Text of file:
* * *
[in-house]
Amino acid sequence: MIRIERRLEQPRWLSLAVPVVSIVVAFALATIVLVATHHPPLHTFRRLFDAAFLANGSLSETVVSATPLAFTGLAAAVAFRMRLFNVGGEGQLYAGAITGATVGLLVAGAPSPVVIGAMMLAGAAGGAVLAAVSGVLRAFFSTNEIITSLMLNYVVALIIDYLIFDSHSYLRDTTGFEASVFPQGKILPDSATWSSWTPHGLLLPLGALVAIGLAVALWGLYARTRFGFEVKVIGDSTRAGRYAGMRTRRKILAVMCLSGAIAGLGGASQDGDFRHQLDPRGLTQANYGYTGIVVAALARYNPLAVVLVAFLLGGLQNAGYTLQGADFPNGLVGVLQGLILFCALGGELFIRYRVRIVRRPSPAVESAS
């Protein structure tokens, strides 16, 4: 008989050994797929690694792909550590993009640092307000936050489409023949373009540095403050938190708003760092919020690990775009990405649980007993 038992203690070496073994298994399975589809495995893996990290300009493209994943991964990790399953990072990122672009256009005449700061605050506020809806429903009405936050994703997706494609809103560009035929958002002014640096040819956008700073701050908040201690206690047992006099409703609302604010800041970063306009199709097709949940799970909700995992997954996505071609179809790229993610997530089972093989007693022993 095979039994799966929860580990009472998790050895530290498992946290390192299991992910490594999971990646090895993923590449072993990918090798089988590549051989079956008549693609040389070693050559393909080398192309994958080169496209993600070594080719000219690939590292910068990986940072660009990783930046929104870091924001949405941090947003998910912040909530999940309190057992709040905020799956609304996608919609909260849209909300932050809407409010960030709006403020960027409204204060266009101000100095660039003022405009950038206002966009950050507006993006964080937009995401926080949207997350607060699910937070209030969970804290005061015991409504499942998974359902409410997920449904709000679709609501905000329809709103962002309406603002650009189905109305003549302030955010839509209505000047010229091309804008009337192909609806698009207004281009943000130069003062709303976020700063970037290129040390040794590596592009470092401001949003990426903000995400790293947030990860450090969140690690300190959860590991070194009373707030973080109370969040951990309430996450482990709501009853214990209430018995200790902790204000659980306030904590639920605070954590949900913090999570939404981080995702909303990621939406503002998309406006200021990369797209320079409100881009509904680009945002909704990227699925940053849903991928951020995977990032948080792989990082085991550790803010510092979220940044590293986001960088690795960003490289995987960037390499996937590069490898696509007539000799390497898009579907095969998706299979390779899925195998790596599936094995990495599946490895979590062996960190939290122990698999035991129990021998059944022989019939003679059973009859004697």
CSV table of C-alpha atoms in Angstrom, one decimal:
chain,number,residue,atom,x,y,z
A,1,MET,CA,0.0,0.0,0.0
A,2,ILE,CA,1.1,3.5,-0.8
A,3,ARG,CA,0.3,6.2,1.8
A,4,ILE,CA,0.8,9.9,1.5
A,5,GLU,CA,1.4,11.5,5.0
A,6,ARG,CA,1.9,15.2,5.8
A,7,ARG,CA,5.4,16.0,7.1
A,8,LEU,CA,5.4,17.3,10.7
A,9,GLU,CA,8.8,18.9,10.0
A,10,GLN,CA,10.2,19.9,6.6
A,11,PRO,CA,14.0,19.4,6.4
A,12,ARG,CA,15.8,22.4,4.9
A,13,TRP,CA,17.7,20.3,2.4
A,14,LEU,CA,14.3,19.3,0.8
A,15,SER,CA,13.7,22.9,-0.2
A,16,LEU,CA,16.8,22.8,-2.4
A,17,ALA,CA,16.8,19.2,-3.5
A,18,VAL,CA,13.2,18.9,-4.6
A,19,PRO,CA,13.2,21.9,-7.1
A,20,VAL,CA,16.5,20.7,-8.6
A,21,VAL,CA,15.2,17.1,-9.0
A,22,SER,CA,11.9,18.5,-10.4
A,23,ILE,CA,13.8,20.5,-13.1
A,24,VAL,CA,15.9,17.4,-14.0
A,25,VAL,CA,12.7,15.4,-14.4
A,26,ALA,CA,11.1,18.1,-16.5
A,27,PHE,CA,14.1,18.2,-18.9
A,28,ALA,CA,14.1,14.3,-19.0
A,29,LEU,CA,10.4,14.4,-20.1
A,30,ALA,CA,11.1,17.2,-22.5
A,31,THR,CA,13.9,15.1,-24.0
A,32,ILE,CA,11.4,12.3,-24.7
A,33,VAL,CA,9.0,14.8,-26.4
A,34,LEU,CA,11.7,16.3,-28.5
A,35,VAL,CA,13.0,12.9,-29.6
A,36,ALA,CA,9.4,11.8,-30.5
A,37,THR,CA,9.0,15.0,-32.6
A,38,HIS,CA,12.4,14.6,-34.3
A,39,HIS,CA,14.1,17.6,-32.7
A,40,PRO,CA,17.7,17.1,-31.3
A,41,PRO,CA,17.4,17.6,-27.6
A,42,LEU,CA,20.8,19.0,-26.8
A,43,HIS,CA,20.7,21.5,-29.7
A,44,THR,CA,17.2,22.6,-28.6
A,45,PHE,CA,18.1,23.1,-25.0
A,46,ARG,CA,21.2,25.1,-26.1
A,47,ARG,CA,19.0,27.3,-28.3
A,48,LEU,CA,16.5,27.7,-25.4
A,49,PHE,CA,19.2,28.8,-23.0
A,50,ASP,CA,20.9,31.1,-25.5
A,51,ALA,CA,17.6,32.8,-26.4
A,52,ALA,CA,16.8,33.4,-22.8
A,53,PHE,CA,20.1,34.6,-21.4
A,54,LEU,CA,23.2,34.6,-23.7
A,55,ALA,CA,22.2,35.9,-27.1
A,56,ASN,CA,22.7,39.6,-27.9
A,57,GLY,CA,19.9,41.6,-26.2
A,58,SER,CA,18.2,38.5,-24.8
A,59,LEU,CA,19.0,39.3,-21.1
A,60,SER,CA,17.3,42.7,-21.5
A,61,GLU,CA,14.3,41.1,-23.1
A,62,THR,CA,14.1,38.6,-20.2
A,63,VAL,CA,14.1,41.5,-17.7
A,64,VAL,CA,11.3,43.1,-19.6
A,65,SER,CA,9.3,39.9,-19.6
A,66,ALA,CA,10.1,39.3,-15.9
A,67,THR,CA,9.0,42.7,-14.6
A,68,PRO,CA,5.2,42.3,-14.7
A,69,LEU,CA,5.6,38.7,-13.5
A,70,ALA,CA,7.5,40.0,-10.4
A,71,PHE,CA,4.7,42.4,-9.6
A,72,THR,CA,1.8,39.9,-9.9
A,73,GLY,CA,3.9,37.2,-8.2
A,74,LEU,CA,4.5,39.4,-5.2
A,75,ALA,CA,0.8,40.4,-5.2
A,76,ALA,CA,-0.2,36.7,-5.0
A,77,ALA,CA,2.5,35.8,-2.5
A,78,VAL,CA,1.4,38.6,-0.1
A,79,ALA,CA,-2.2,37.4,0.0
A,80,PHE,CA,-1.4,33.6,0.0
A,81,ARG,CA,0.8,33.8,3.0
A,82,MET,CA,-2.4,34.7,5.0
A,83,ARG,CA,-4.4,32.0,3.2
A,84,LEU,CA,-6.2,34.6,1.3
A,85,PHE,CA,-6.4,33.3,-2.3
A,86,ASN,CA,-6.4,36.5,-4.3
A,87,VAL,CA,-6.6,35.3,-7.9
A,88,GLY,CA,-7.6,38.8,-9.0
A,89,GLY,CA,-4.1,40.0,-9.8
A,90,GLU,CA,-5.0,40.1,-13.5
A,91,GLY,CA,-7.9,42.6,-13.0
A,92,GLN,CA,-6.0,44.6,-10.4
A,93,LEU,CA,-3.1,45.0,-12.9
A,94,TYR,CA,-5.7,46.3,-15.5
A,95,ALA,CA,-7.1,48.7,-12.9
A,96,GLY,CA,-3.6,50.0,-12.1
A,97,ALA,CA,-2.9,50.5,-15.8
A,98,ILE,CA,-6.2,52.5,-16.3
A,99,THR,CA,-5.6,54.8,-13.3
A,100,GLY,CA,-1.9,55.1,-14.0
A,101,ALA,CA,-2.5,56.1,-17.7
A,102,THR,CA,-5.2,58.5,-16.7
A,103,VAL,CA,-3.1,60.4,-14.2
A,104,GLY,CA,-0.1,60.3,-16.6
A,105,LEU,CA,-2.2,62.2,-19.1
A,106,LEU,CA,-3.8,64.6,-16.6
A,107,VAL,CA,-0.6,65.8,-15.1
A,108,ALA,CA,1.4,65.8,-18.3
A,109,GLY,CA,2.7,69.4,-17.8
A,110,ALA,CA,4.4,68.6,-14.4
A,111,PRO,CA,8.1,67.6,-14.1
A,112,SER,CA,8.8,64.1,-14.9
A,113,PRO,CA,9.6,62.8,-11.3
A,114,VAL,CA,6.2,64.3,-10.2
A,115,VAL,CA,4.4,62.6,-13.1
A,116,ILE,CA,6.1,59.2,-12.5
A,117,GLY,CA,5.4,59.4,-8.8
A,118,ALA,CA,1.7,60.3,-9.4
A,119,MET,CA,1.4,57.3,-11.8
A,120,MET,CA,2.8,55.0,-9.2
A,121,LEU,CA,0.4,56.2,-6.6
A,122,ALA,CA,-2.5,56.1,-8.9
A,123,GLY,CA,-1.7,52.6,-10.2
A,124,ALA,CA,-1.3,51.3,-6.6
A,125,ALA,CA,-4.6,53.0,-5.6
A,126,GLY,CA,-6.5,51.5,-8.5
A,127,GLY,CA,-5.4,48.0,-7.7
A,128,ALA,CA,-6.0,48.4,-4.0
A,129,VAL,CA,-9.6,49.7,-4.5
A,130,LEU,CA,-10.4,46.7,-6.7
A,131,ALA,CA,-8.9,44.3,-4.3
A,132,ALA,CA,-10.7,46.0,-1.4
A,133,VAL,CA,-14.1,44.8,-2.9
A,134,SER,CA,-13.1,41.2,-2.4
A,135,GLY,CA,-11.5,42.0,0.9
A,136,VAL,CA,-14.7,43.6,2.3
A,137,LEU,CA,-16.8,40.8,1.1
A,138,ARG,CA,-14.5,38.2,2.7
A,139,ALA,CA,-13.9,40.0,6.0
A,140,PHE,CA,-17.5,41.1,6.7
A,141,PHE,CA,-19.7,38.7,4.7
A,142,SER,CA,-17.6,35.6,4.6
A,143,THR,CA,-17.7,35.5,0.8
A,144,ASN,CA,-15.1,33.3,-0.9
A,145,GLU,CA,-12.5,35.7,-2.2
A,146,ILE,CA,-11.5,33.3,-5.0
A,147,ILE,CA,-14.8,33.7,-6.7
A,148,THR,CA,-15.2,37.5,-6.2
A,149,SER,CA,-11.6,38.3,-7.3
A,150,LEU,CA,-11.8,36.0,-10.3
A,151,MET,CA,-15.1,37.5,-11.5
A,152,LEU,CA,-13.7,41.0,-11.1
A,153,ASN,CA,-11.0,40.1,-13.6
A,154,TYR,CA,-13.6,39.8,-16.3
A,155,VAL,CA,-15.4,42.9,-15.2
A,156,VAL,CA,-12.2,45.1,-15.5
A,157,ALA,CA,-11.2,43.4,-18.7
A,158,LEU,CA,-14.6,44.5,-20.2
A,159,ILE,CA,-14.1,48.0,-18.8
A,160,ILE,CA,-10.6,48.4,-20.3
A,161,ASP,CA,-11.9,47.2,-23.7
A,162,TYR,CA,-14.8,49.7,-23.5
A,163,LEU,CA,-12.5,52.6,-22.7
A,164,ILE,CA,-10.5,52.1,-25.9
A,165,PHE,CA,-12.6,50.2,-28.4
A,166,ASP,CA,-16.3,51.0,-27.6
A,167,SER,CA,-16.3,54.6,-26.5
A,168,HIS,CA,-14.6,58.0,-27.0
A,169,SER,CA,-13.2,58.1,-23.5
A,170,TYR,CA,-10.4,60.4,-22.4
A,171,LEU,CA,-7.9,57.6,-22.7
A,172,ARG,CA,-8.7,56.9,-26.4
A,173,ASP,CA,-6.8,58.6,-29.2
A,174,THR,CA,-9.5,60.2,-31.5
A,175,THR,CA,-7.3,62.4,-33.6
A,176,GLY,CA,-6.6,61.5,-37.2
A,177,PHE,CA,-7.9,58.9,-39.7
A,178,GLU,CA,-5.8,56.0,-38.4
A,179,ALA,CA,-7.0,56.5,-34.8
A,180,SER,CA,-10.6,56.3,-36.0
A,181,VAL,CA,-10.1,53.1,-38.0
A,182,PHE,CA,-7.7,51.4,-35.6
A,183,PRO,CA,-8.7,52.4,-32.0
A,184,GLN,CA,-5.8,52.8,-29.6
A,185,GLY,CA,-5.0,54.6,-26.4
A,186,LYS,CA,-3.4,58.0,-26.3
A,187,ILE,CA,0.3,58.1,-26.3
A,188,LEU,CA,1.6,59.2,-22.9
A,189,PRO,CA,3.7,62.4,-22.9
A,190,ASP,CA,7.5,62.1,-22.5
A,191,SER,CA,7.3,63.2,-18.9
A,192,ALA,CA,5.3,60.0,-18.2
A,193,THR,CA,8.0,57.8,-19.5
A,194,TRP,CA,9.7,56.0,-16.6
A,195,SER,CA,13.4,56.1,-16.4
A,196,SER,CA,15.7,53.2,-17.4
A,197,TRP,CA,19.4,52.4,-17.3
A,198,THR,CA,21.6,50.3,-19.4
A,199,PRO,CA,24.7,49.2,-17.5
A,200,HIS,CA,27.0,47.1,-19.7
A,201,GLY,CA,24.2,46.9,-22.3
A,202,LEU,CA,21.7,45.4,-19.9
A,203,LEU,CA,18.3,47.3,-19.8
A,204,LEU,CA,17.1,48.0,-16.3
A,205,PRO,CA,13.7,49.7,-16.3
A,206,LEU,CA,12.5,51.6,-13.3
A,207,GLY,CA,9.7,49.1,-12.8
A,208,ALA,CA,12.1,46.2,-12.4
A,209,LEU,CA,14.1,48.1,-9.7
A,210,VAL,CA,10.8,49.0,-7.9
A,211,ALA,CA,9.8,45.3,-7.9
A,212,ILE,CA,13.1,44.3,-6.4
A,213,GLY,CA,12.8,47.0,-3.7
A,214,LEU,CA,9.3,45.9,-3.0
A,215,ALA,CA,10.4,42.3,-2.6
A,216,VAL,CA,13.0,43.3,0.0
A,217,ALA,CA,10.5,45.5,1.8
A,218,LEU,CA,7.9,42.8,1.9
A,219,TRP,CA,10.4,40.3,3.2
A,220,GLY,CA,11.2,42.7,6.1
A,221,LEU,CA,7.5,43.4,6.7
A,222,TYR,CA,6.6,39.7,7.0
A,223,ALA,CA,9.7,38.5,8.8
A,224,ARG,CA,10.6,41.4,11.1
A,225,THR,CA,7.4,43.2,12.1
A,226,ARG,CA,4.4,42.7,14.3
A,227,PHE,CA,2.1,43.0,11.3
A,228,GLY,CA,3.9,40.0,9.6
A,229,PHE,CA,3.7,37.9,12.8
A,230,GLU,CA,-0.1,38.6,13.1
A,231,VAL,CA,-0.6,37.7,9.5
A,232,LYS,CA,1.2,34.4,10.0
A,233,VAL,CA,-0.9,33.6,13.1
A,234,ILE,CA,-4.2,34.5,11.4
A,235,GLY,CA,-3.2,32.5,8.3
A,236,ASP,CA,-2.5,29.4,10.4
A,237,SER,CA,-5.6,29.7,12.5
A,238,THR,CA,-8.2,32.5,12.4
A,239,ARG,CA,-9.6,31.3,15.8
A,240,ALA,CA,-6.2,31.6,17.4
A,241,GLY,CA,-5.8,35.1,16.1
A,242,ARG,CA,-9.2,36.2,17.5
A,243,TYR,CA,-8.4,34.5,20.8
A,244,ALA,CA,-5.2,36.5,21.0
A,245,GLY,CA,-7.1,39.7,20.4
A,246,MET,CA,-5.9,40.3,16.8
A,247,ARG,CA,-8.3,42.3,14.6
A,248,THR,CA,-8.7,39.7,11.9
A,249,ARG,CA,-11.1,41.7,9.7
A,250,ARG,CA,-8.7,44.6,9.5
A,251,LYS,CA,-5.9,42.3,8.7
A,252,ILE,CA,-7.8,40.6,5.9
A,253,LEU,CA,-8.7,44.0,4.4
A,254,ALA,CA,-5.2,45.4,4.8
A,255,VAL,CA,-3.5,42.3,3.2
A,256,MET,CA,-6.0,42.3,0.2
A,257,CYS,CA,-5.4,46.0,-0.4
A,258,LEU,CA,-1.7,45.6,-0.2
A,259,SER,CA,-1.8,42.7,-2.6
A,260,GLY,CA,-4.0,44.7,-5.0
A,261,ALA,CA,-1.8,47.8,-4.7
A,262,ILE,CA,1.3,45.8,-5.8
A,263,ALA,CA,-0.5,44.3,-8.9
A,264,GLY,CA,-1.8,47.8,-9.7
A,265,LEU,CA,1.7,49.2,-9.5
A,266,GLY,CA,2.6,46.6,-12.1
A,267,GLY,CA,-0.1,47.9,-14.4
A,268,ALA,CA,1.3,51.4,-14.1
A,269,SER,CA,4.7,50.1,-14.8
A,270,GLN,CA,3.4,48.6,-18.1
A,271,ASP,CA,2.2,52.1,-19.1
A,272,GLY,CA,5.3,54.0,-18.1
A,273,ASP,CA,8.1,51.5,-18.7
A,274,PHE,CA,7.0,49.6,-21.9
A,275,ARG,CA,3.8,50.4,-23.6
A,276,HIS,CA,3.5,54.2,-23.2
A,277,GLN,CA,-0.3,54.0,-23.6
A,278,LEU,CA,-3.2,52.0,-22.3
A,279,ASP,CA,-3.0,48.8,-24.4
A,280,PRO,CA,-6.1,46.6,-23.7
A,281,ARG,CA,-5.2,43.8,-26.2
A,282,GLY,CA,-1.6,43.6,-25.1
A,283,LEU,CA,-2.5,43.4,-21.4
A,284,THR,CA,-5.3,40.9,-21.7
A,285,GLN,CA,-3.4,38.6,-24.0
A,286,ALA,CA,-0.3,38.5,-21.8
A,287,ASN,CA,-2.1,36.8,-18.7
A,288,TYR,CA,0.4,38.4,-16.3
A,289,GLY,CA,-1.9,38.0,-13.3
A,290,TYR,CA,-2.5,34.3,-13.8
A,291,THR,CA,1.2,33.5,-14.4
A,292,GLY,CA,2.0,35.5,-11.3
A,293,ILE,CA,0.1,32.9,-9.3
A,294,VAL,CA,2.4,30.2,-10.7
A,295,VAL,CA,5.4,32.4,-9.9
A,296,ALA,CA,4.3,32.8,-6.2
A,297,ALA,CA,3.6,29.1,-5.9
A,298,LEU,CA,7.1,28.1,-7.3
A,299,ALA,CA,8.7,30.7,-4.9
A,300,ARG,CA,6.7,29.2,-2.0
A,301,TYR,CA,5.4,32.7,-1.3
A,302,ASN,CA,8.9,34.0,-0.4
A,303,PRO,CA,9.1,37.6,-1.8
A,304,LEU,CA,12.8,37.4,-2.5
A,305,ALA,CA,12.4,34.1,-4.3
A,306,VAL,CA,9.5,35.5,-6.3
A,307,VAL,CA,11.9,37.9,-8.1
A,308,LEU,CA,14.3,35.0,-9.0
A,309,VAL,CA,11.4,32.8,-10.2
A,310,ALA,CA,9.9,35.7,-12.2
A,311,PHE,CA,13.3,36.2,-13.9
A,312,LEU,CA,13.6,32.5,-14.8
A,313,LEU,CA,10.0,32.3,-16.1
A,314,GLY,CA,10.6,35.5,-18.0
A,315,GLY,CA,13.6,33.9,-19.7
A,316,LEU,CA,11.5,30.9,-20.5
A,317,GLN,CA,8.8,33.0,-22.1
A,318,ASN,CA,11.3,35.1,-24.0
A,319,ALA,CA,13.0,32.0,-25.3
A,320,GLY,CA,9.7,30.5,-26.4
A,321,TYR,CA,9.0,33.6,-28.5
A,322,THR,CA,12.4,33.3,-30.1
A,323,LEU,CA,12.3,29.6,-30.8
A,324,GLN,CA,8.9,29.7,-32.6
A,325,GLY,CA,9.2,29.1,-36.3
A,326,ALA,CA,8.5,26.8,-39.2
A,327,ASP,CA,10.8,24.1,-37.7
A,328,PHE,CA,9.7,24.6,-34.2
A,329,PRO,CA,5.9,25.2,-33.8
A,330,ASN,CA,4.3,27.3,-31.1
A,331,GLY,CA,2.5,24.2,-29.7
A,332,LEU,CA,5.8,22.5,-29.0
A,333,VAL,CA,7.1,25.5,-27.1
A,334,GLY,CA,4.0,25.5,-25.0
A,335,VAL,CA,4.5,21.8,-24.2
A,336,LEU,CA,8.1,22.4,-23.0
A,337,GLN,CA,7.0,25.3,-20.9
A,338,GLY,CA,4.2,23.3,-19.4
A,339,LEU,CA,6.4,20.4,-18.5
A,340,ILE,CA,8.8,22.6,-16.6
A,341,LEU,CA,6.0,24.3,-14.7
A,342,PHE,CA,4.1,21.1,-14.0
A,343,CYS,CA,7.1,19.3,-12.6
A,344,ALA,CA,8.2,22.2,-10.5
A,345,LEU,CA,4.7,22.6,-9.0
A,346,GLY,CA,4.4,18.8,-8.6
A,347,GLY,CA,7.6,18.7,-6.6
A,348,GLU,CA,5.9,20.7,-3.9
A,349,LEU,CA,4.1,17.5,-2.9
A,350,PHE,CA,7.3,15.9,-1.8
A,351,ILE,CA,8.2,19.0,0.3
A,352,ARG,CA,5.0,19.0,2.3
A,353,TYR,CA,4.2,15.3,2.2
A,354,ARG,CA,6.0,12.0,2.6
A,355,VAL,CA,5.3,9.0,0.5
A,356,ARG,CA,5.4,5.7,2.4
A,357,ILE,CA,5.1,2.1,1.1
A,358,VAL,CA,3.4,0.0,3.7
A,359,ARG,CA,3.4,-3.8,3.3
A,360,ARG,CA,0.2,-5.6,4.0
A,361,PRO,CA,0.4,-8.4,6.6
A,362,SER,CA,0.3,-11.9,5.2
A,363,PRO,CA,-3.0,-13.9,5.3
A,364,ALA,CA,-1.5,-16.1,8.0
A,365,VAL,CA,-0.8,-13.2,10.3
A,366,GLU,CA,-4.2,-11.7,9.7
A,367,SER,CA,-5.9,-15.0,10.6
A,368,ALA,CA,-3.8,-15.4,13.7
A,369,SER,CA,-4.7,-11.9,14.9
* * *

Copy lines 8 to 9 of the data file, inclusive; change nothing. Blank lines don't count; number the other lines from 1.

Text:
A,3,ARG,CA,0.3,6.2,1.8
A,4,ILE,CA,0.8,9.9,1.5